Scott Armstrong (left) and Willie Daffron (right) have both earned National Youth Licenses from U.S. Soccer.

Two Space Coast United coaches have earned National Youth Licenses through U.S. Soccer.

Scott Armstrong, SCU’s executive director of coaching and Willie Daffron, who coaches the club’s U-15 Boys team, both earned the accreditation after what both described as a rigorous process.

“It was a really, really good process that takes you through the entire pathway of a youth player and through their ages and stages of development, understanding how an 11 and 12 year-old develops differently than obviously a 14 or 15-year-old up to 18 and 19 so it was very, very in-depth,” Armstrong said.

What was unique about the course that the pair completed their coursework simultaneously with their coaching at SCU.

“The course is set up to run the length of our season, so we started at the beginning of the season, going through the planning and how you plan a season all the way through implementing the season and then to the end of the season and how you evaluate and make plans for the following season,” Daffron said.

Within that season, Armstrong noted that the program managed to keep its intricacy despite the pandemic, so much so that it ended much in the way a graduate course in college would.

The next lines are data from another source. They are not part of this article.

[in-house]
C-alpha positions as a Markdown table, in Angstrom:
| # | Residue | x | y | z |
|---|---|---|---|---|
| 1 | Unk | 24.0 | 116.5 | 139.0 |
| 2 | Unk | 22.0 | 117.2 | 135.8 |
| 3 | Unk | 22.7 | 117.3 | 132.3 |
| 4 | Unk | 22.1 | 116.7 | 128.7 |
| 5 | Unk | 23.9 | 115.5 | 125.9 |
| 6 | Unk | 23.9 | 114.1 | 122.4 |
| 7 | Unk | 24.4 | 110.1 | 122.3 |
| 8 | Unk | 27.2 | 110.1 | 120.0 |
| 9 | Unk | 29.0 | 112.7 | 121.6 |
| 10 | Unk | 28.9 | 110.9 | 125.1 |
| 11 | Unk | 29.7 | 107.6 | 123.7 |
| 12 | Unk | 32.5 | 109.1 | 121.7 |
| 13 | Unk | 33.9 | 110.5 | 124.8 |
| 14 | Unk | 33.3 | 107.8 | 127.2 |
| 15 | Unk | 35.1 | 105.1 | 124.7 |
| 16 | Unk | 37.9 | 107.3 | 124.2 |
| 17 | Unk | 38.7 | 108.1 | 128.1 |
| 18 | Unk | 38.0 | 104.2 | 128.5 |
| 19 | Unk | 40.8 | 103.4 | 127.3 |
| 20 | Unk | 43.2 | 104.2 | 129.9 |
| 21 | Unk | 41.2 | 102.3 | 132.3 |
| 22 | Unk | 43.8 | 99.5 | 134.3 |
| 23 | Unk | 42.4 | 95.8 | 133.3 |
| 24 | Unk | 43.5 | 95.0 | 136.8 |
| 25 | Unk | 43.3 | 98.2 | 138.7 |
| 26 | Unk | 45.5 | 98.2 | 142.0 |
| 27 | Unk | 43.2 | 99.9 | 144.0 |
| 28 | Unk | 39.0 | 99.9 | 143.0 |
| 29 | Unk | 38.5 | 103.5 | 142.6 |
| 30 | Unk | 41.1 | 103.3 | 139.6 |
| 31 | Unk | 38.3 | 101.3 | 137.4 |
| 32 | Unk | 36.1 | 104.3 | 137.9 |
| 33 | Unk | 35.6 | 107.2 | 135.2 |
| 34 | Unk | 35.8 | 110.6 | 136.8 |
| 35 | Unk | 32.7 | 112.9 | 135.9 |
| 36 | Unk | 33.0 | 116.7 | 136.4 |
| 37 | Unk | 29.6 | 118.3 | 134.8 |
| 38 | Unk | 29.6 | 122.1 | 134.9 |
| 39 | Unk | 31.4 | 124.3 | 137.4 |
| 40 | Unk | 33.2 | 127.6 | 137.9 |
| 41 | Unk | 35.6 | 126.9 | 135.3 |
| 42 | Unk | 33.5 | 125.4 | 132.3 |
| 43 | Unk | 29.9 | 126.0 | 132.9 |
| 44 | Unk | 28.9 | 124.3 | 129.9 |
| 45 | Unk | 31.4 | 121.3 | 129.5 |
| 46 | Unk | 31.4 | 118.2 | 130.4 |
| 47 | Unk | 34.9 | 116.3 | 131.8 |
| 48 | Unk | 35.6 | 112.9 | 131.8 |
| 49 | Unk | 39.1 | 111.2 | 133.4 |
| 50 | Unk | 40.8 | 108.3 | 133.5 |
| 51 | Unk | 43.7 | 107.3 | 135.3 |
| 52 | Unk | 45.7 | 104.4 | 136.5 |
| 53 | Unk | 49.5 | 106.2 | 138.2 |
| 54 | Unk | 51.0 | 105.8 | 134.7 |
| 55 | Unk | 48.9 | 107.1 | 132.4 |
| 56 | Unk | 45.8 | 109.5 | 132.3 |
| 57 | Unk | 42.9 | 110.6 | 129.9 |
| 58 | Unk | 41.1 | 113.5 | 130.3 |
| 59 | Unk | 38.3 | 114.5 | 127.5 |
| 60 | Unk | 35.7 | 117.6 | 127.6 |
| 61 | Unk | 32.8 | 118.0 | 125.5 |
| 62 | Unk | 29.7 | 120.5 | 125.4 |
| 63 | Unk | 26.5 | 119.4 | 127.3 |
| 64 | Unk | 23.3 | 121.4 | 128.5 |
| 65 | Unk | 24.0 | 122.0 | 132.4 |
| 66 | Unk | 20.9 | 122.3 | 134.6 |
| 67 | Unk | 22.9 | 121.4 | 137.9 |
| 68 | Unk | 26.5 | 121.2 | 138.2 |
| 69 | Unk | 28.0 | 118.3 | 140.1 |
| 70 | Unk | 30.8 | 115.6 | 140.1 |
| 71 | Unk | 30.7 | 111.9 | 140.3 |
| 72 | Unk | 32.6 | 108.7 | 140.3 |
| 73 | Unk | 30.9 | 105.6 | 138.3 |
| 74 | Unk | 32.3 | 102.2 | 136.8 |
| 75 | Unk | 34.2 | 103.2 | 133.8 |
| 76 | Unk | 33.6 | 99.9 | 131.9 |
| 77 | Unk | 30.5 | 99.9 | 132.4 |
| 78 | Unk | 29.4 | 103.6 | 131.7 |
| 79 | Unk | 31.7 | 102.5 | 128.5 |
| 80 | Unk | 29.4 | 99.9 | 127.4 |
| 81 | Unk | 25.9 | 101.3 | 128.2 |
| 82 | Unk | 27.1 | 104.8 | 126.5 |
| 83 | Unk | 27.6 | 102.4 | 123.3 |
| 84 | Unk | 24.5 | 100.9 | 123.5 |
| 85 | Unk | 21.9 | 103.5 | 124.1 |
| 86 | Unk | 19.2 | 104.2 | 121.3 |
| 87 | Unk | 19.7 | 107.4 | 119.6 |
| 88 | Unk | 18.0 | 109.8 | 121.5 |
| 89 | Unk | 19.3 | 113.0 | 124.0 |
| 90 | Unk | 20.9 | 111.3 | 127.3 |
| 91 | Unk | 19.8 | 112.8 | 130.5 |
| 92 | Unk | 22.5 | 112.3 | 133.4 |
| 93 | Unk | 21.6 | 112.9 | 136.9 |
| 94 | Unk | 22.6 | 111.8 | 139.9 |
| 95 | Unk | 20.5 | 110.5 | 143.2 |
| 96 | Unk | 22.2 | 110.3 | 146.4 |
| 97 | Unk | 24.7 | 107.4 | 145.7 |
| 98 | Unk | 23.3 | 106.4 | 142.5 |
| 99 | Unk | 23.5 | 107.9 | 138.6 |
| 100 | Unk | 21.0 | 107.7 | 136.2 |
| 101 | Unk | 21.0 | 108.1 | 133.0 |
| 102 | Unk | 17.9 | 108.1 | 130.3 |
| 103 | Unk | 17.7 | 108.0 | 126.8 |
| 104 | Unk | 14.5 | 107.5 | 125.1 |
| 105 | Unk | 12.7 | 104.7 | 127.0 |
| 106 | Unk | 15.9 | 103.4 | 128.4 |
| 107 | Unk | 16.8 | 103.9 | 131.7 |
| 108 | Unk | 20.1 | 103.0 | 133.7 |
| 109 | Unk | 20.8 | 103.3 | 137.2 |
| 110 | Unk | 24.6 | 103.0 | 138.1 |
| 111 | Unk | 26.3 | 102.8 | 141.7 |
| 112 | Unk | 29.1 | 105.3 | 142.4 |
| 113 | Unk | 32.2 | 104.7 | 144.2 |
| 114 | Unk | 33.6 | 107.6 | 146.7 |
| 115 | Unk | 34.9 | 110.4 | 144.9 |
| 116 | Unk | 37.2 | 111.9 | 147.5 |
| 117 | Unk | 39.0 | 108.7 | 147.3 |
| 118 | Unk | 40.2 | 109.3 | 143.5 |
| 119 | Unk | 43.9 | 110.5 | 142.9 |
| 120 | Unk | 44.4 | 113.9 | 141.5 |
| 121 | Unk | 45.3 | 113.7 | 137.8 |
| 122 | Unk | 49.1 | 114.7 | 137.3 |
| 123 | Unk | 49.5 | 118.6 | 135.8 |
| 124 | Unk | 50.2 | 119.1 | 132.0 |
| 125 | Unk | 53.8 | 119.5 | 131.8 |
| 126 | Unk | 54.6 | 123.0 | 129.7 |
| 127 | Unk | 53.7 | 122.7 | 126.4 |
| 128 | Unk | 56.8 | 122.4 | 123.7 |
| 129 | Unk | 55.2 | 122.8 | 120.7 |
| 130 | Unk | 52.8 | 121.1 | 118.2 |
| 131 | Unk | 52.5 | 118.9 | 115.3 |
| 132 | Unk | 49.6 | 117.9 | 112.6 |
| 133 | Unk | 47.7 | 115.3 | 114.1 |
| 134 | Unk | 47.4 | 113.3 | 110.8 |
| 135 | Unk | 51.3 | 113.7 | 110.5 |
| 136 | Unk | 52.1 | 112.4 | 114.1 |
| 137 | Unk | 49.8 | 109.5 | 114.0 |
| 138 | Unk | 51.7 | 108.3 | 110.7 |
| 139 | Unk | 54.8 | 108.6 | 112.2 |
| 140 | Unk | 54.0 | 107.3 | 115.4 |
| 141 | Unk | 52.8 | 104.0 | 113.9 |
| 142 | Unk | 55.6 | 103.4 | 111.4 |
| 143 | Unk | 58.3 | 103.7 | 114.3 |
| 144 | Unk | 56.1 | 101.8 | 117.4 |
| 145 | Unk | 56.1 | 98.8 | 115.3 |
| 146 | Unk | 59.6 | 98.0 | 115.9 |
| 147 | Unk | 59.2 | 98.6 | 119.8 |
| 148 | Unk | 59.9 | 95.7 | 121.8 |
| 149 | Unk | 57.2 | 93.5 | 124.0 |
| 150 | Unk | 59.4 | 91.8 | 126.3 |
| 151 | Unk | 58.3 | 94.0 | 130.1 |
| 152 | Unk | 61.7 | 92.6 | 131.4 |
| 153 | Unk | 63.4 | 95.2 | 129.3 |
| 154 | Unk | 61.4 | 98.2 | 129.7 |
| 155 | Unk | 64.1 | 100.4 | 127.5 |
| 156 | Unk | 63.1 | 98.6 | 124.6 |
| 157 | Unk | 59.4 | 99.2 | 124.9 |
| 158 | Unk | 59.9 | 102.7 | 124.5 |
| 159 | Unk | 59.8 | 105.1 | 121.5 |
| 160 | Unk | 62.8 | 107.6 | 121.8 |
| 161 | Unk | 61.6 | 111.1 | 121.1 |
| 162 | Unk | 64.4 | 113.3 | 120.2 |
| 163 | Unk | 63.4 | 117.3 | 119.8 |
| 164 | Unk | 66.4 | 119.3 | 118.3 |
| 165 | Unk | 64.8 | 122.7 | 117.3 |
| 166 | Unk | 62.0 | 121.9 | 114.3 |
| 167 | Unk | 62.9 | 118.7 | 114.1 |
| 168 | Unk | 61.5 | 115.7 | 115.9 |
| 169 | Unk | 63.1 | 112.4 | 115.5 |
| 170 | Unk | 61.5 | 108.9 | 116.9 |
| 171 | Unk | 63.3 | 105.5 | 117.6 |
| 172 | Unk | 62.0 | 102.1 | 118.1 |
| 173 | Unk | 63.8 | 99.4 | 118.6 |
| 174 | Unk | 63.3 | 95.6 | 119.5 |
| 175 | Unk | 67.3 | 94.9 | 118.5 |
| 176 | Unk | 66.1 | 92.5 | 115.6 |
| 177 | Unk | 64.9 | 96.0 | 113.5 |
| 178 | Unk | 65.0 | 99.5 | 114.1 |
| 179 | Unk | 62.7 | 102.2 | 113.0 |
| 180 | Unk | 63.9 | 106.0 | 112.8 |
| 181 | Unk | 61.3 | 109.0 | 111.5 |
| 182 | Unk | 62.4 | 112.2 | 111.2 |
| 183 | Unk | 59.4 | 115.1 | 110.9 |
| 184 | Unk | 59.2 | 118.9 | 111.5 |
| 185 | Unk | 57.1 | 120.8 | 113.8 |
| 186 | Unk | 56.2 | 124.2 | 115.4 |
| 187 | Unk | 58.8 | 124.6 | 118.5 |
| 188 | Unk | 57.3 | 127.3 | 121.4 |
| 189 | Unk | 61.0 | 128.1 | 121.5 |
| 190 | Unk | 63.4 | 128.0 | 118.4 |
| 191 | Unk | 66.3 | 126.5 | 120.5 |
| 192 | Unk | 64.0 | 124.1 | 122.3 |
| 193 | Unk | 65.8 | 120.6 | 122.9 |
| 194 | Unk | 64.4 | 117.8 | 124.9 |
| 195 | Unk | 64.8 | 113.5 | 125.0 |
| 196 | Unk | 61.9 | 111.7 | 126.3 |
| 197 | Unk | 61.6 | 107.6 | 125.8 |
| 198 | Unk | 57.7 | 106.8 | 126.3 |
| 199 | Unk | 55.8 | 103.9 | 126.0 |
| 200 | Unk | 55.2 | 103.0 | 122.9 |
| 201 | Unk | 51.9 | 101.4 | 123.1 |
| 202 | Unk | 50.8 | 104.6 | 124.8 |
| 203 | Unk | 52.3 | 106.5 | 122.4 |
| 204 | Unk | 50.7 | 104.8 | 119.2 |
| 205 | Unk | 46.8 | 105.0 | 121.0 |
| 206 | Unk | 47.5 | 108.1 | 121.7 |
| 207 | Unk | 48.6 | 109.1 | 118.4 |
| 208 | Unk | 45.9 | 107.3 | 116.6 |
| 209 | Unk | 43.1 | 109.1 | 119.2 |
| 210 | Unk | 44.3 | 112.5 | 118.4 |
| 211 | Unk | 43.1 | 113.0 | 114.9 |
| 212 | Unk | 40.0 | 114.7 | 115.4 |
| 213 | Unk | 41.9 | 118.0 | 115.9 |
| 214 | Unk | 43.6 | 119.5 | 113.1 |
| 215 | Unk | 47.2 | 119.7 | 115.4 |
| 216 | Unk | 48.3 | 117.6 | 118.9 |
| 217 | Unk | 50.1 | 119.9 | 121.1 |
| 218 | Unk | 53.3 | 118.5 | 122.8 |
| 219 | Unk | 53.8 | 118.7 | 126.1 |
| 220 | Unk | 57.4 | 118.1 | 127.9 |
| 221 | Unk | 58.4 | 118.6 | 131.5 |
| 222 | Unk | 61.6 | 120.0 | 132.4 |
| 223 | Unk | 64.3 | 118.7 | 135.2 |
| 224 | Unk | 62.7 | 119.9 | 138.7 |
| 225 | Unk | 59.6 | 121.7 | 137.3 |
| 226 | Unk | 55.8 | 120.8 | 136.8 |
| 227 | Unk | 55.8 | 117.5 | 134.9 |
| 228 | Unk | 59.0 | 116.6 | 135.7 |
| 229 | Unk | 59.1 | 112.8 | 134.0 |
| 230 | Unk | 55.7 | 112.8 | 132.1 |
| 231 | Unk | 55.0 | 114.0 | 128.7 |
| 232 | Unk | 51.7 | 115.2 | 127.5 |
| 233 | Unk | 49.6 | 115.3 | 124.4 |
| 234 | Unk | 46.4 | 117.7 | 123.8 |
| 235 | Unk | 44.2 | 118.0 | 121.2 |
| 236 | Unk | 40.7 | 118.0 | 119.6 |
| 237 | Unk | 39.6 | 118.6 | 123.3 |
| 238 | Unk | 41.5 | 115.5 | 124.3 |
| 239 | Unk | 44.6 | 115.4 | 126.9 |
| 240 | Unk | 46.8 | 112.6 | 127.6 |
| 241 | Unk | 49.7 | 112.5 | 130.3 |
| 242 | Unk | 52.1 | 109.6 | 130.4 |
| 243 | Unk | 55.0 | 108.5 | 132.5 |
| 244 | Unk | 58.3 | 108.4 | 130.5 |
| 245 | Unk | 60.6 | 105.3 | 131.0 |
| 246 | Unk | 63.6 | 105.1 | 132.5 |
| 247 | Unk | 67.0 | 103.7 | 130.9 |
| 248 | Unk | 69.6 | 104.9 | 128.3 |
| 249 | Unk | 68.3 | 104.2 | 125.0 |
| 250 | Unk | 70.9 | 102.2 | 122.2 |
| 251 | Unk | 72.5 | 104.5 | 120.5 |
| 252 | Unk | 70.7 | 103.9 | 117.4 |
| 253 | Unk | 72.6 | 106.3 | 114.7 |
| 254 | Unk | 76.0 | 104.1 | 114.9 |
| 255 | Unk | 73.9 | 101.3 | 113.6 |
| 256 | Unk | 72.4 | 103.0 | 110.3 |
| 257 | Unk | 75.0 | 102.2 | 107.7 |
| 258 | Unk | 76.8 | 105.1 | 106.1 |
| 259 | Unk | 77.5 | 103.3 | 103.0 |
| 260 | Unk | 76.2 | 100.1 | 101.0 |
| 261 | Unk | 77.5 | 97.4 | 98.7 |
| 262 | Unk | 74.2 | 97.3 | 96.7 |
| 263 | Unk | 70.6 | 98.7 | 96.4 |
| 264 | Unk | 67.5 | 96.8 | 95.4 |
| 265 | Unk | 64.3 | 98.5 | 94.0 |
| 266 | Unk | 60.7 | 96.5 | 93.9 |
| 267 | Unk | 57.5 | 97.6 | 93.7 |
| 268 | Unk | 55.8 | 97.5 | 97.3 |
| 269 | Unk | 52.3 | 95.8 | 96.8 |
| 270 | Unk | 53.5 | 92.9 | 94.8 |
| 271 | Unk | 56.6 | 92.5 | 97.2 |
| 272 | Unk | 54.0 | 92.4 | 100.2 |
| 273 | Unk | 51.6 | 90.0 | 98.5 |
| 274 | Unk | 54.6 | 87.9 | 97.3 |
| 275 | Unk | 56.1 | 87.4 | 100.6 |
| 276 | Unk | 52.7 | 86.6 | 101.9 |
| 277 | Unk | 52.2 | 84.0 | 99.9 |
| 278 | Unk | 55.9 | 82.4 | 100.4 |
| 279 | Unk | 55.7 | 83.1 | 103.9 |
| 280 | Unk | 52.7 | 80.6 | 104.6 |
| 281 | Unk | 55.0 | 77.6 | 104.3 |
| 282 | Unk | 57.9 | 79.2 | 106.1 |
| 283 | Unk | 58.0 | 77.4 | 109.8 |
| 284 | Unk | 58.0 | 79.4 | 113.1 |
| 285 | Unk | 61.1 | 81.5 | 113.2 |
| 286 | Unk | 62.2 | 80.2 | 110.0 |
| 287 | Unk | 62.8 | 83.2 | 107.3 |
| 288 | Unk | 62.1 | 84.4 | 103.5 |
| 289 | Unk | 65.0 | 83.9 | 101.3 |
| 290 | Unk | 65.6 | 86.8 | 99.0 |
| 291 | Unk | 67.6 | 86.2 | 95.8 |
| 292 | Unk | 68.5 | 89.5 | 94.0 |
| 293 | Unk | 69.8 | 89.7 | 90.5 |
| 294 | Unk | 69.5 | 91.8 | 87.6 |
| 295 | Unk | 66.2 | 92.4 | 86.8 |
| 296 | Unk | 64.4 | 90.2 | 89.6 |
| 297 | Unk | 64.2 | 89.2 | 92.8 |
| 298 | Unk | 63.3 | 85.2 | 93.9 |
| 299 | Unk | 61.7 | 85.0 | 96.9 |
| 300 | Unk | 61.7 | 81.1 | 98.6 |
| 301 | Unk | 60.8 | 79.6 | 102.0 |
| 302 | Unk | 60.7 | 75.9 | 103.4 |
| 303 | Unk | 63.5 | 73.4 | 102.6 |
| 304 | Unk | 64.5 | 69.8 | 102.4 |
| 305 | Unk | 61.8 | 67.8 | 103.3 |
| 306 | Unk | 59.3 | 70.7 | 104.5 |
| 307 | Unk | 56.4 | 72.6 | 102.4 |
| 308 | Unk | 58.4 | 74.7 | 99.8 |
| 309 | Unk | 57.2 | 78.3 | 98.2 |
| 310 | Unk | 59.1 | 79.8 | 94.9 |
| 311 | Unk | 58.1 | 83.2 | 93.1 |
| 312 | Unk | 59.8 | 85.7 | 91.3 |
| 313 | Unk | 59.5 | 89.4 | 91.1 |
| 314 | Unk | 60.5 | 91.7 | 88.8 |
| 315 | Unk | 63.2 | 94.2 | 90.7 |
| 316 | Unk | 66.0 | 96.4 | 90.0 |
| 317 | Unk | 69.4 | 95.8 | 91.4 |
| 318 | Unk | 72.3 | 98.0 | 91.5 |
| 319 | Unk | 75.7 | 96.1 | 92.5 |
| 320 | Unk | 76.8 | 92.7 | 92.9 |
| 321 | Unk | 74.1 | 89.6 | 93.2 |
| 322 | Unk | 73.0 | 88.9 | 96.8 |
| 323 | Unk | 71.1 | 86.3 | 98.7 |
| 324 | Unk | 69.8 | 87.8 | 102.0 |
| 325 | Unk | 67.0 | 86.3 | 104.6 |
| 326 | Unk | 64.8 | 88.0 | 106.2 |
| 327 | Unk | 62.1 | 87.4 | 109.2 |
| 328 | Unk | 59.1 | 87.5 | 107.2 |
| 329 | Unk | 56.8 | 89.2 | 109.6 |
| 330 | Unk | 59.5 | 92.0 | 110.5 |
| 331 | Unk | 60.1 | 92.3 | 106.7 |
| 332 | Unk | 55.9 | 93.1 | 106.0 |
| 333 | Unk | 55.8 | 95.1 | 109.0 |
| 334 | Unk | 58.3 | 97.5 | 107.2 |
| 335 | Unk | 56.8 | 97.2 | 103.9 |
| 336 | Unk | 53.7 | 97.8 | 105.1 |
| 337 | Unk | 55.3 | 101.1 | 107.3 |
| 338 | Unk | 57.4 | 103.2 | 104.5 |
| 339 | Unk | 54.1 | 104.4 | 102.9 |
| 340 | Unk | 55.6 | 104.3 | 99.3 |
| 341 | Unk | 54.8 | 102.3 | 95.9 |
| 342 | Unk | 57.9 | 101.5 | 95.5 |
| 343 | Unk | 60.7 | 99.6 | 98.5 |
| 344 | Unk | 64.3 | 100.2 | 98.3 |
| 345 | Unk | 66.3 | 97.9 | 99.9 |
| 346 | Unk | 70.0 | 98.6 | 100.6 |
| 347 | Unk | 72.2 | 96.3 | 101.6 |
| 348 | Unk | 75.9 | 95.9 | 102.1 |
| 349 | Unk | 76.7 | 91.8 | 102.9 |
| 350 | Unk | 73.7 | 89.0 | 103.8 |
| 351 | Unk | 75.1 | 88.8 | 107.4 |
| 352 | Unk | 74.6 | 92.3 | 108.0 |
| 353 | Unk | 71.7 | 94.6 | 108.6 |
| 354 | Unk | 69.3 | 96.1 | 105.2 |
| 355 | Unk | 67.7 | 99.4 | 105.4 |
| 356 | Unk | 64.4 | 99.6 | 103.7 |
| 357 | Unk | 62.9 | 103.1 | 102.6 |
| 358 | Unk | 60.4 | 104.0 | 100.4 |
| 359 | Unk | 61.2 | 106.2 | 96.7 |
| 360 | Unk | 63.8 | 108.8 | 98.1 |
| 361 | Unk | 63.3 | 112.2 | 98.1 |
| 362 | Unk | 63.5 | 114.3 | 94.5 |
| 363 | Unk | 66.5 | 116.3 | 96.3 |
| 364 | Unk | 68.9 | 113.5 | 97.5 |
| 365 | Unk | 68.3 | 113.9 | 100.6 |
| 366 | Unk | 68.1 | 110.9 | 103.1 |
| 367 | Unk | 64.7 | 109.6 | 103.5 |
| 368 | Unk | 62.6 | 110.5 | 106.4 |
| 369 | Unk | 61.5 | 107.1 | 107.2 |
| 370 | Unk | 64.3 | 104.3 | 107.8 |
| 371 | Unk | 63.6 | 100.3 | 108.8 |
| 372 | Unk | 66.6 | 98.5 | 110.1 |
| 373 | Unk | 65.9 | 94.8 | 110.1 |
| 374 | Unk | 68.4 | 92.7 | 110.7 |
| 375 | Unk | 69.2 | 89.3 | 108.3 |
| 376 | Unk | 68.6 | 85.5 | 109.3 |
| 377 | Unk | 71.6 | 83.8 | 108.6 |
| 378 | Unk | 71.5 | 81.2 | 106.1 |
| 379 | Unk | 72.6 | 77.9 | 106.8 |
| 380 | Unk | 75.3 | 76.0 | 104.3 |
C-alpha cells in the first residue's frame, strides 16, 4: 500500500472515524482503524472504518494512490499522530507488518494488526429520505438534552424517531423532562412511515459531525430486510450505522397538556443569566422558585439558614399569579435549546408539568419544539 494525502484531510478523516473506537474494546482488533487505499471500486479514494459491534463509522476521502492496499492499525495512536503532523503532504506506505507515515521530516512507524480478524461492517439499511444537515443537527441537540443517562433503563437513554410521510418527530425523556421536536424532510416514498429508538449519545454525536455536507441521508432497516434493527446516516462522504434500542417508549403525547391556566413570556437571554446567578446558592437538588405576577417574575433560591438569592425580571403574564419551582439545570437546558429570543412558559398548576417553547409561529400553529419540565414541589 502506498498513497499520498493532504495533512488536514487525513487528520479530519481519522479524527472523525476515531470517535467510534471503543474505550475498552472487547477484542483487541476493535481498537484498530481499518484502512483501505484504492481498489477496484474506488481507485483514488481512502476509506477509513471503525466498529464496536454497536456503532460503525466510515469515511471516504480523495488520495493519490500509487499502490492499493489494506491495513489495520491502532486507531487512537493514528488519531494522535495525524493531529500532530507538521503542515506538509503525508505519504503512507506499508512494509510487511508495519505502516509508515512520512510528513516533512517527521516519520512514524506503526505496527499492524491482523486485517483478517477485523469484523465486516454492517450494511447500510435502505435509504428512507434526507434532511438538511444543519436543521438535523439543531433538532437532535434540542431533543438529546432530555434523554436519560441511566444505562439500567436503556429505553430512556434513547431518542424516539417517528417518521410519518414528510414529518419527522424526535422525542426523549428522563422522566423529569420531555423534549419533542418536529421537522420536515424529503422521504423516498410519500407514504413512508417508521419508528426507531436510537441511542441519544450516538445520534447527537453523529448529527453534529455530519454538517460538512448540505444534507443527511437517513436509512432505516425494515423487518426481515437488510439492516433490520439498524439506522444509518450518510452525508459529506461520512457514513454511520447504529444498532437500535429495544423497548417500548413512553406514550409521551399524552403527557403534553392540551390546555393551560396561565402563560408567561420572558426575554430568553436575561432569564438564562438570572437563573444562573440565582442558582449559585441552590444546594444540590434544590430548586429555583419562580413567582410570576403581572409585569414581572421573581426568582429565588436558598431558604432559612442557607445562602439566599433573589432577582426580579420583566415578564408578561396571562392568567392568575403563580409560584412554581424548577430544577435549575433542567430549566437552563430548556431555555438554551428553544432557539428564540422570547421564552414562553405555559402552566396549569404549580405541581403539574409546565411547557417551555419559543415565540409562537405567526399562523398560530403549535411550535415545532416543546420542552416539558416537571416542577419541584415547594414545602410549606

“It takes you through numerous different areas so we had to learn or work through leading a player to manage in our performance environments to leading a team, running training sessions, they were evaluated. During COVID we couldn’t get together so we had to video and send everything in and get the evaluation online and then it was a process of going through each one of those and submitting your presentation and then at the end to have an accumulation of all of those projects and then present our final in a format of a thesis that you had present and defend to some degree,” said Armstrong, who has coached for a total 28 years.

Both coaches stressed that their leadership skills were not just analyzed but hopefully improved as the result of their coursework, which seemed to lead both to look introspectively.

“A big part it was our own leadership, not only leading ourselves but also leading a team and leading the people around us that we have to associate with to provide a program for the kids. We went into a lot of detail about how you analyze a game, how do we analyze our own performance on the field during a training session so that we can constantly improve as we continue to go on with coaching,” Daffron said.

Armstrong echoed similar sentiments.

“I really had to identify the leadership style that you implement as a coach and as part of my course learning, was to see how I’ve had to adapt and learn how kids learn today which is very different than what I learned and how I learned so a leadership style for me was a big part of my thesis,” Armstrong said.

The best news is the beneficiaries of both Armstrong and Daffron’s hard work will be the youth at SCU moving forward.

“Understanding how they work and how each age bracket has to build into one another has been a huge piece for me,” Armstrong added.